I understand that they’re cheap and easy to learn how to play, but so are recorders, and you don’t see posts up here about the latest cover album of Talking Heads covers as interpreted on the recorder. The simplicity of the instrument results in very simple music, which is fine for a while, but, for me at least, gets old fairly quickly.

    I’m thinking that she’s an attractive woman with a strong voice who couldn’t make it as a straight singer, so she picked up a ukelele and now she’s geek-chic. Does that sound correct, or just jerky?

    1. I’m thinking that she’s an attractive woman with a strong voice who couldn’t make it as a straight singer, so she picked up a ukelele and now she’s geek-chic

      Not really, she already has a huge and committed following from the Dresden Dolls & her solo output, and various side projects.

      I am currently torn between my hatred of the ukulele and my love of Ms Palmers’s work.

    2. Hrm, dude, she is already quite famous as a straight up singer, and even for her live work with the boston pops.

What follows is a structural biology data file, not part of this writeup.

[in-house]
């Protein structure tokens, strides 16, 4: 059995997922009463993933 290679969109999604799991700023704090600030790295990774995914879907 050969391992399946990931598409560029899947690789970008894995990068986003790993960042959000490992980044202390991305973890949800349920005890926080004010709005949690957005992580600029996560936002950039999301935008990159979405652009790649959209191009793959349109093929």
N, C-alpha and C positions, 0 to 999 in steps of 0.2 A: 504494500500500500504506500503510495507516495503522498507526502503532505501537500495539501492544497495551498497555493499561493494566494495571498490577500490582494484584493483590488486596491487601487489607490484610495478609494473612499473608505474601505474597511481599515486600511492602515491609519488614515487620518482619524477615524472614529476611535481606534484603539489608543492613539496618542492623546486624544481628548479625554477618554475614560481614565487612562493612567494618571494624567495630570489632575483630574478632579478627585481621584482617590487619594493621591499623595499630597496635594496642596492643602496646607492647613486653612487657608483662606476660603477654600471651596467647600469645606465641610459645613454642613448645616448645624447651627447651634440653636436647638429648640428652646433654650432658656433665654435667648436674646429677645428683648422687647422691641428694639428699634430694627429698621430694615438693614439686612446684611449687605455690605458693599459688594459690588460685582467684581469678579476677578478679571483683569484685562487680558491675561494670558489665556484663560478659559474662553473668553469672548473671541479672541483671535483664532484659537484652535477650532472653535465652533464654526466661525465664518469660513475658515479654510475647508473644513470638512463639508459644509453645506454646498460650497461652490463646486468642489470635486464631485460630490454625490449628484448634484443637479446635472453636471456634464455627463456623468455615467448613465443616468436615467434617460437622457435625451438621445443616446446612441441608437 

Just look her name up on youtube.

    3. “The simplicity of the instrument results in very simple music, which is fine for a while, but, for me at least, gets old fairly quickly.”

      There seems to be a musical wave of infantilization as typified by the cloying nursery rhyme soundtrack to JUNO.

    4. Maybe a 5 on the Jerky Meter ;-) No idea about her previous success, but even if your assessment is correct she’s merely doing what we all do — working hard to fail better. It’s not uncommon for an artist to adopt a “set me apart” sound or characteristic, often in the form of a throwback instrument or meme.

      Forty years ago one of those instruments was the recorder; in time, the nostalgia/novelty/old-is-newness wore off. The current uke-mania p’bly started with what…Israel Kamakawio’ole back in ’92 or so? Give it another few years and some other annoying thing will be reinvented.